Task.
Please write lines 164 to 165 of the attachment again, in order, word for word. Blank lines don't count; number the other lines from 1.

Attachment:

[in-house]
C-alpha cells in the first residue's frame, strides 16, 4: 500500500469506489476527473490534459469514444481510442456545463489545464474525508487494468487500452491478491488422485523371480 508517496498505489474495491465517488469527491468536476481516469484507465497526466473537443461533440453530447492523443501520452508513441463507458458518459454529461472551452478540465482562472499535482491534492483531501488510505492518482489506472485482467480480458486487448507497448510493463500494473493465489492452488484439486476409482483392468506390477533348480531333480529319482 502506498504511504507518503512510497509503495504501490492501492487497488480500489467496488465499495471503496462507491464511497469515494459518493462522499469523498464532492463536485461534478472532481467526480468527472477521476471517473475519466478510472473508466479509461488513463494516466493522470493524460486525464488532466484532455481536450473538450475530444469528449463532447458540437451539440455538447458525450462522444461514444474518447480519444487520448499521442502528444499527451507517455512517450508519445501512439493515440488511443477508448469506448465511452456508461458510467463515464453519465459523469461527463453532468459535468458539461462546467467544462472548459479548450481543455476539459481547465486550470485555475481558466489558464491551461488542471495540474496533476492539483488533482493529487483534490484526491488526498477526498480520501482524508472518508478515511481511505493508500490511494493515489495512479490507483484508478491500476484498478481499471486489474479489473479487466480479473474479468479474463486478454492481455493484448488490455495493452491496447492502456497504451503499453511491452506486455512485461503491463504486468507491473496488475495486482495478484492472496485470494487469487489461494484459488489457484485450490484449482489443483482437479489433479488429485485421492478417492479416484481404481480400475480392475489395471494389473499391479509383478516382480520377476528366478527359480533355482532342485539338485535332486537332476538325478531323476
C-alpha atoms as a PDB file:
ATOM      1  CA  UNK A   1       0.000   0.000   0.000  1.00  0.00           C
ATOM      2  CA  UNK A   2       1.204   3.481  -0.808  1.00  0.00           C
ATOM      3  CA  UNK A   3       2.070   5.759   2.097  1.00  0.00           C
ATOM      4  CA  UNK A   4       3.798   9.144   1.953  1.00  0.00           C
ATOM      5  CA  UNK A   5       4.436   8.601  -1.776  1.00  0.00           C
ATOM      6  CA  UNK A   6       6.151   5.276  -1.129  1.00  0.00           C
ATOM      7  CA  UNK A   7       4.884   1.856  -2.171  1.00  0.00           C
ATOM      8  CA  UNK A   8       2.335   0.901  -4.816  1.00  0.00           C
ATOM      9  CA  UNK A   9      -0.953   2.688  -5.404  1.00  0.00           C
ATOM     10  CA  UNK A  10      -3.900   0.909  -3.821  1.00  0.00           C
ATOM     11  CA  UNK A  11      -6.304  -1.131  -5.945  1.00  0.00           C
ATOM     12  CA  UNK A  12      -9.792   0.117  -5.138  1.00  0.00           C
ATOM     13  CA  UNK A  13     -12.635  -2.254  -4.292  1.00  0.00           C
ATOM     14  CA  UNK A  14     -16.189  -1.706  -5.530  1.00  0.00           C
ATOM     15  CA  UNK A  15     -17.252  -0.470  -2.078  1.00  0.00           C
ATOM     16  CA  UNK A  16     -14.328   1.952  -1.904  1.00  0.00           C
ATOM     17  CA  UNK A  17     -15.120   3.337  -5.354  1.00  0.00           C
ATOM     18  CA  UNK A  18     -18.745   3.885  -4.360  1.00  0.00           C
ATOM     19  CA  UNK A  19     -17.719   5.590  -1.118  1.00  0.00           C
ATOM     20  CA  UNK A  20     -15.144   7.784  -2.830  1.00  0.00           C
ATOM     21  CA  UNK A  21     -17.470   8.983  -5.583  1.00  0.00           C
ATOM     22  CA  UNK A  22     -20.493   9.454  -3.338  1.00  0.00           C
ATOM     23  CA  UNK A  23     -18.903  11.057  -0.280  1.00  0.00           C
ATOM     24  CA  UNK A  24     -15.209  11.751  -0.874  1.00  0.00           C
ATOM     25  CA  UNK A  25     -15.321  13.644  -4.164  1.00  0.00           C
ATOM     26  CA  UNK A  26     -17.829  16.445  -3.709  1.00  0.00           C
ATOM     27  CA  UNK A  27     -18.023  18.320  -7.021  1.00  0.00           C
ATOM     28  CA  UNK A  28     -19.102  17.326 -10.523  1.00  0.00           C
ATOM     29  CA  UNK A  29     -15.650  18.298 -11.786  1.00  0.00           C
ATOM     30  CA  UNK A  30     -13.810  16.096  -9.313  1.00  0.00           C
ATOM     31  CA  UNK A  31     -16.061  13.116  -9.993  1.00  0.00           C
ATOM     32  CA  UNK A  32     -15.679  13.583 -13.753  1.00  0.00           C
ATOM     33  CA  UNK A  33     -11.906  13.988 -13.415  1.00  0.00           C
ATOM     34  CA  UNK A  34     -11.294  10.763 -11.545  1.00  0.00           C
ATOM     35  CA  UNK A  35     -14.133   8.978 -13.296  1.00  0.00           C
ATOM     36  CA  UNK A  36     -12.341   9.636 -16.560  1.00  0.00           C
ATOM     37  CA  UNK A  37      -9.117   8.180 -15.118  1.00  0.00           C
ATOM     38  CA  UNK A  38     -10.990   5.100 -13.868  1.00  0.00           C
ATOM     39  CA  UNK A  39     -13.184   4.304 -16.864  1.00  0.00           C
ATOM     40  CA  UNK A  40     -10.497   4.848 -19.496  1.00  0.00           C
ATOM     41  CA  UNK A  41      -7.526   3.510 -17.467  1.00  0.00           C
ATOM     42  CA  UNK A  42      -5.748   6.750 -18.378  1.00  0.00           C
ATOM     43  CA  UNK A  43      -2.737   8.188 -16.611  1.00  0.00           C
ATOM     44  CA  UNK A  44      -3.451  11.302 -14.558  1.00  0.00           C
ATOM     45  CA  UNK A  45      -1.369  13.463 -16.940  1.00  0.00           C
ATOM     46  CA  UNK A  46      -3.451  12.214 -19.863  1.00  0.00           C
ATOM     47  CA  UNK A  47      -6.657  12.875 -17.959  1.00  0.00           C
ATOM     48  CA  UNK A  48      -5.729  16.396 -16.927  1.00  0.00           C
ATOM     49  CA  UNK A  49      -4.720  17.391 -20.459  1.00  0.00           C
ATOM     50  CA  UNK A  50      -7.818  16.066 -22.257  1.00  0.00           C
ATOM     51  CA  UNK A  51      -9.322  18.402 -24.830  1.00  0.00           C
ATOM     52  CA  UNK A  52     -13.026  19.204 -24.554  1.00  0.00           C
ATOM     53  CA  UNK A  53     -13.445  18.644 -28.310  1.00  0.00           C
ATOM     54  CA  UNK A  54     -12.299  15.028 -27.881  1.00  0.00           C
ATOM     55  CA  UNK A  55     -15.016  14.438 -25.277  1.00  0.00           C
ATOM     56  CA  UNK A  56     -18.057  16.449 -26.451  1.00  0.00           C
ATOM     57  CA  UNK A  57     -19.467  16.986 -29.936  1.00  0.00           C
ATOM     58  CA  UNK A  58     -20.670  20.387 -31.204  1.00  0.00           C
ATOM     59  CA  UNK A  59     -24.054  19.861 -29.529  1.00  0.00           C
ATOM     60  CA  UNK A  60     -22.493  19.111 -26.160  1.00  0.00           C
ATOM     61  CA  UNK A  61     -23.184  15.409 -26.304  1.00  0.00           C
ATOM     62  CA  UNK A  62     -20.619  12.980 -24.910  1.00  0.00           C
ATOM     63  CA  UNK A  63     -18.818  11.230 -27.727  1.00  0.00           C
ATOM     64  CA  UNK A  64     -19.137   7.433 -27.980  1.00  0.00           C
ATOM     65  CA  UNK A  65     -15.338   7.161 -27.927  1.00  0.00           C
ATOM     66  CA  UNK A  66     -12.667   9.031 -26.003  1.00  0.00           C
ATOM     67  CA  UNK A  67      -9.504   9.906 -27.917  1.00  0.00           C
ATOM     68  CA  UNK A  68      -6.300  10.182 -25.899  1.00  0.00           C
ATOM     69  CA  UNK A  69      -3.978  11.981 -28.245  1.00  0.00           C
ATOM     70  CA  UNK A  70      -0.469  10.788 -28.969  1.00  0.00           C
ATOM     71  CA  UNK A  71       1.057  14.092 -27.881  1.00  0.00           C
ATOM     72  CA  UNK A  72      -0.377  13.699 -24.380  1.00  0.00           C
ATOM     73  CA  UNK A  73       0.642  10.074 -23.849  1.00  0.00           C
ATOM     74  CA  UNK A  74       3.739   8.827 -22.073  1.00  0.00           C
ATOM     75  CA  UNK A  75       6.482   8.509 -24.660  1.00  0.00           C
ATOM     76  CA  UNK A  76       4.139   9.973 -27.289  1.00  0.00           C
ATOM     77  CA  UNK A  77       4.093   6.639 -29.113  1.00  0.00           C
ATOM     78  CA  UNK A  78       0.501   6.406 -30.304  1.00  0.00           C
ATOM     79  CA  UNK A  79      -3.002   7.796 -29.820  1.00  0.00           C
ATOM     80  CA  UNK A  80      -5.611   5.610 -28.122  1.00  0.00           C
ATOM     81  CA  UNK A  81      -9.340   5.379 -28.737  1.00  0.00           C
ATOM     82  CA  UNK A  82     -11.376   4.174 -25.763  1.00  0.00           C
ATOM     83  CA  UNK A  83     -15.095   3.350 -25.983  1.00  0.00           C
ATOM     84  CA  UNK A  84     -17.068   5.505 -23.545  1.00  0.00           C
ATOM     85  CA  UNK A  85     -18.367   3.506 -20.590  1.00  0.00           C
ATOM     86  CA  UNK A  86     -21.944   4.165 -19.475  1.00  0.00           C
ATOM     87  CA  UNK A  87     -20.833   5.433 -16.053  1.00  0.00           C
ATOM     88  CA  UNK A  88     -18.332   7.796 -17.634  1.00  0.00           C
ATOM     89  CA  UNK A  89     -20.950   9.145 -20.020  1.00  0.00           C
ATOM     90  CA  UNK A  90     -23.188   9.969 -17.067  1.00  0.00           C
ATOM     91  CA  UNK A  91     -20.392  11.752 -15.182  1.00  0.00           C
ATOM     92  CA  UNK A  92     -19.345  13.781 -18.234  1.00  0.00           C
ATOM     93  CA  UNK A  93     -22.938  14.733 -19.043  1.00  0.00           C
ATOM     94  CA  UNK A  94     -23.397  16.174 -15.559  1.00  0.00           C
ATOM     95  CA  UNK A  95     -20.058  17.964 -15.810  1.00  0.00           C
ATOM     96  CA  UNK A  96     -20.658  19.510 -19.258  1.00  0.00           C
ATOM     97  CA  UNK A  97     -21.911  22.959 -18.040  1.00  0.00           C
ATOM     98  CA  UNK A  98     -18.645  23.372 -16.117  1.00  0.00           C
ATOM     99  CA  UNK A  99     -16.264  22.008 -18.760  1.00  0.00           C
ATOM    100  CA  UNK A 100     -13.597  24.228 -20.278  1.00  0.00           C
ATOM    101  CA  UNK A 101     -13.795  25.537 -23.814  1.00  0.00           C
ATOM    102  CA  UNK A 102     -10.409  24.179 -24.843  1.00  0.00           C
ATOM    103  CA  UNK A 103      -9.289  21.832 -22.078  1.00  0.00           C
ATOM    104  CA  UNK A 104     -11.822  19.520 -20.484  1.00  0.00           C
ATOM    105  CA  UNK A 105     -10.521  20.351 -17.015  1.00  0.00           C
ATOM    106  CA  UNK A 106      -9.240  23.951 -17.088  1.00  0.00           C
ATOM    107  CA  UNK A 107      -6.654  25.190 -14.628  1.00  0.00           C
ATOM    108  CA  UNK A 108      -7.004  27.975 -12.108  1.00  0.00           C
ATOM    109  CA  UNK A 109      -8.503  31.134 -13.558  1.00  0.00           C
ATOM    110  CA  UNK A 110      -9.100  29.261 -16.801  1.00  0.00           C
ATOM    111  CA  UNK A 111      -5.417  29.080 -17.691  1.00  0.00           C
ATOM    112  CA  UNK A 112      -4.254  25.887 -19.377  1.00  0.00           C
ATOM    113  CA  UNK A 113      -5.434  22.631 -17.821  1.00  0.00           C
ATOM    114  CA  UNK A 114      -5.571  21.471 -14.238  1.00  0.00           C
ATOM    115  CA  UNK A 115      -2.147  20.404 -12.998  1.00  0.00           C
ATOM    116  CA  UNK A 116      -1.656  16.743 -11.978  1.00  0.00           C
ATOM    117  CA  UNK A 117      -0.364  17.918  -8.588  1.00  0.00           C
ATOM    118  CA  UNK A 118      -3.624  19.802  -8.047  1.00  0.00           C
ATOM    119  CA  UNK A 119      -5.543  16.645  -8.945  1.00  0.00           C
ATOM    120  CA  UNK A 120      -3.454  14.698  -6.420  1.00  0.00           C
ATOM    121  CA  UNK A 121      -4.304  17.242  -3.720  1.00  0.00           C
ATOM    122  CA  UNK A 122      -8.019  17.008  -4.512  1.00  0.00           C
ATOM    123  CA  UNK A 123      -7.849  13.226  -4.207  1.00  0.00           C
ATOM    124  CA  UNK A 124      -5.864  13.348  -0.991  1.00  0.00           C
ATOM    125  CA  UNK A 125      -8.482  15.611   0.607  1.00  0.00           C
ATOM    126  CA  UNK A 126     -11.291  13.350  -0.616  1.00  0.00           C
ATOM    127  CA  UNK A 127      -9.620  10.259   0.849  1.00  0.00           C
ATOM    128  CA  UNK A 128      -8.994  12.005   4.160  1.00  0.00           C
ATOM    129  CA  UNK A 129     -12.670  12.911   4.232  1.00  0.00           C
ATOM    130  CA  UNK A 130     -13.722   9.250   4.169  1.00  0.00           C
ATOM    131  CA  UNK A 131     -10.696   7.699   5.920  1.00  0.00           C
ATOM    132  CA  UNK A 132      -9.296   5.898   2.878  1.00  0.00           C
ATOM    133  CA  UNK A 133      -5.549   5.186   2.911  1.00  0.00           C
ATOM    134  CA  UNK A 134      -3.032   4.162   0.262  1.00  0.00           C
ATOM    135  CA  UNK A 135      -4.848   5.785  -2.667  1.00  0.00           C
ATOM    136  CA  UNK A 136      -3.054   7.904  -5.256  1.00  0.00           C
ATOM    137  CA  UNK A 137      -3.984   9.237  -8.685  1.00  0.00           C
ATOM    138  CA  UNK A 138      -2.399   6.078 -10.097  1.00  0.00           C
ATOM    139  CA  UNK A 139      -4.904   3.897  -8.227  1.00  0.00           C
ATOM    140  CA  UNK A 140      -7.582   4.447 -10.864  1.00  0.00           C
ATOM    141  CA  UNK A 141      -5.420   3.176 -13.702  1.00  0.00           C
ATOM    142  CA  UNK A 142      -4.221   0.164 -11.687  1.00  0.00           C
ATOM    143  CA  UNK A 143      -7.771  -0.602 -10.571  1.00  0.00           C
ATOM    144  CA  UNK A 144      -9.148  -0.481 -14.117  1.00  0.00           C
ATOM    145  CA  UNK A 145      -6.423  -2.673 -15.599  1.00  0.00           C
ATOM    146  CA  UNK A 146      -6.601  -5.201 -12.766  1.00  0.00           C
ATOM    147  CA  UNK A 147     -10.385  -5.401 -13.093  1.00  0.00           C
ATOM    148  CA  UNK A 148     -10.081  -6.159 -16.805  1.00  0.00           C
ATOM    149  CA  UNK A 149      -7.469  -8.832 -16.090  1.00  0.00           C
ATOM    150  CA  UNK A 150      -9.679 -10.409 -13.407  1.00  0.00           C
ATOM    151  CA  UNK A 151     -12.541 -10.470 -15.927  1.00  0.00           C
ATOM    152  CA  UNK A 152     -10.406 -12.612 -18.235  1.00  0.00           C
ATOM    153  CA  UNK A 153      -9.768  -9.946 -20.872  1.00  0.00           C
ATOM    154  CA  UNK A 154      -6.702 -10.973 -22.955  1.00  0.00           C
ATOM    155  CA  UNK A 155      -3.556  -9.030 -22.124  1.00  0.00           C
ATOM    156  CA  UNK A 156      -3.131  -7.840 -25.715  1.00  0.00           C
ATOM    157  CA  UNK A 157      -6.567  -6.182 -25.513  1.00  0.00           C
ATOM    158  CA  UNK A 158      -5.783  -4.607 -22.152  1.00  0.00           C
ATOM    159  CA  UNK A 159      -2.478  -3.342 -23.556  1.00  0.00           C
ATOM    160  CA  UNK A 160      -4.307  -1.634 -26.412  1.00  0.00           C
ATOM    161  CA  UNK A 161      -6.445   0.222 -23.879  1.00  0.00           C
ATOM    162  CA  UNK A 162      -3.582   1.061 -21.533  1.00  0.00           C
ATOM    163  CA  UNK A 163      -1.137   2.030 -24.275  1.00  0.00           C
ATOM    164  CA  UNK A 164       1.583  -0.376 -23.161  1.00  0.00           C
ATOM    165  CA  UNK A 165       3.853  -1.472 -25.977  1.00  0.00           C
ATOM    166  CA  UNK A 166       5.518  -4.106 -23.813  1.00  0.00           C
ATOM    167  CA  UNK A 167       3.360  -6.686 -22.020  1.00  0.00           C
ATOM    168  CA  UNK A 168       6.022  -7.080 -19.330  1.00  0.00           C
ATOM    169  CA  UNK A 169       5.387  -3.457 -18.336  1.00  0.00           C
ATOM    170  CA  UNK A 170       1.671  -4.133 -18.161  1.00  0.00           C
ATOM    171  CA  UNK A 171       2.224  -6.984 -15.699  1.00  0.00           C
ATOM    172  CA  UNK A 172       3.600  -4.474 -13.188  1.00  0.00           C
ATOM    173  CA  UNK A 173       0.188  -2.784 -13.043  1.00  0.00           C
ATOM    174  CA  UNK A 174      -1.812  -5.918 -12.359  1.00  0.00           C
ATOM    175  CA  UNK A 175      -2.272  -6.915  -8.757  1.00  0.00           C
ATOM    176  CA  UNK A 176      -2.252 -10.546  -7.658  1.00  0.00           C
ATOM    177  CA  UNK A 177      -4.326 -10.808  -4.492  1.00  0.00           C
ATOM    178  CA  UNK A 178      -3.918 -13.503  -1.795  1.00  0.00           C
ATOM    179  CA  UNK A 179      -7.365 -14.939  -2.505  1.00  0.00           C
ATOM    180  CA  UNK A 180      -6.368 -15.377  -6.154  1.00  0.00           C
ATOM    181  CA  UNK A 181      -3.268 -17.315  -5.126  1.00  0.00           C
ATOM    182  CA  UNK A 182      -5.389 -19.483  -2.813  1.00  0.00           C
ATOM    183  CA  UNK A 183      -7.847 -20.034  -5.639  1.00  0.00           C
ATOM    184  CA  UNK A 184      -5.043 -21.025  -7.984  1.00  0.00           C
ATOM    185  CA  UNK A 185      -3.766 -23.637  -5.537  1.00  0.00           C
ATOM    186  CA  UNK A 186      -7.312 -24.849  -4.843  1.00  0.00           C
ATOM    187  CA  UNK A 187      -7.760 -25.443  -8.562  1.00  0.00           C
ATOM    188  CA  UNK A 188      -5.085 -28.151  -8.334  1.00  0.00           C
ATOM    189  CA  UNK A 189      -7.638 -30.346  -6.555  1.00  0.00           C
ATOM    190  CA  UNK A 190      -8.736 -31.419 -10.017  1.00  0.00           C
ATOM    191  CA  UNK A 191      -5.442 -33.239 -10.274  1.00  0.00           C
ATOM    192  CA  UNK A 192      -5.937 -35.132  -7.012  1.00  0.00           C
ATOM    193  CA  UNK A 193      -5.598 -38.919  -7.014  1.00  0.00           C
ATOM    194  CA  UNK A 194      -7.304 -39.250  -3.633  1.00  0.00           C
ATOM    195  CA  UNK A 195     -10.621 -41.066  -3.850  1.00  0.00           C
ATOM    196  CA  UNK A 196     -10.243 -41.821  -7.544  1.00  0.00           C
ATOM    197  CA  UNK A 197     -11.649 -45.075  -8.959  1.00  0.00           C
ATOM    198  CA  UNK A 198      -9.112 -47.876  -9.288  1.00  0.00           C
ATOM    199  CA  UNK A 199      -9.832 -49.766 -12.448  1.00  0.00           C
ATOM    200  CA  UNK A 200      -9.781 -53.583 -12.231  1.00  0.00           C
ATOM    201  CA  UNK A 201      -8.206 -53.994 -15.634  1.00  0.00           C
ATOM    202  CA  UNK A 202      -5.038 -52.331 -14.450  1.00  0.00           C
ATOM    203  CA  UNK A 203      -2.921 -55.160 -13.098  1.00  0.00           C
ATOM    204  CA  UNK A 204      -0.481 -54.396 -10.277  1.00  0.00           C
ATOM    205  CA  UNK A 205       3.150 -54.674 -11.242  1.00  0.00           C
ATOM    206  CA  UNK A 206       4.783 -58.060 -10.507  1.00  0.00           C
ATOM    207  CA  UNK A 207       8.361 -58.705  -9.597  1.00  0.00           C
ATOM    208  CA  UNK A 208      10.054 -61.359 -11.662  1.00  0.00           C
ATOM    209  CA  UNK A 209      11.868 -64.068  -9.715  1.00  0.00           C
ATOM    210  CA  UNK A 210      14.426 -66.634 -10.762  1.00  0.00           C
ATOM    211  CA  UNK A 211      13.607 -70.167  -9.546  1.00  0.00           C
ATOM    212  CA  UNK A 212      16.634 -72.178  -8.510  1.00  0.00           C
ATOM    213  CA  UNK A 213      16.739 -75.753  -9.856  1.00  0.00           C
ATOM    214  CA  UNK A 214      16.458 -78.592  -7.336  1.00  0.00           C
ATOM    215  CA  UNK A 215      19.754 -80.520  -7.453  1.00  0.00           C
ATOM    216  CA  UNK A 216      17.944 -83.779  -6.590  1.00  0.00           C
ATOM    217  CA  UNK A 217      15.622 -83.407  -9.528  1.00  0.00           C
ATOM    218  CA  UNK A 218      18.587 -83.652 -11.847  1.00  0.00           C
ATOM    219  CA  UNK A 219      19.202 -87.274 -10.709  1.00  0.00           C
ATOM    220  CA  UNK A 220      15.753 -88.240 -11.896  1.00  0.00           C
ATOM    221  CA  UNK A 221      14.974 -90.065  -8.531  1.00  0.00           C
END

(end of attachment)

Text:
ATOM    161  CA  UNK A 161      -6.445   0.222 -23.879  1.00  0.00           C
ATOM    162  CA  UNK A 162      -3.582   1.061 -21.533  1.00  0.00           C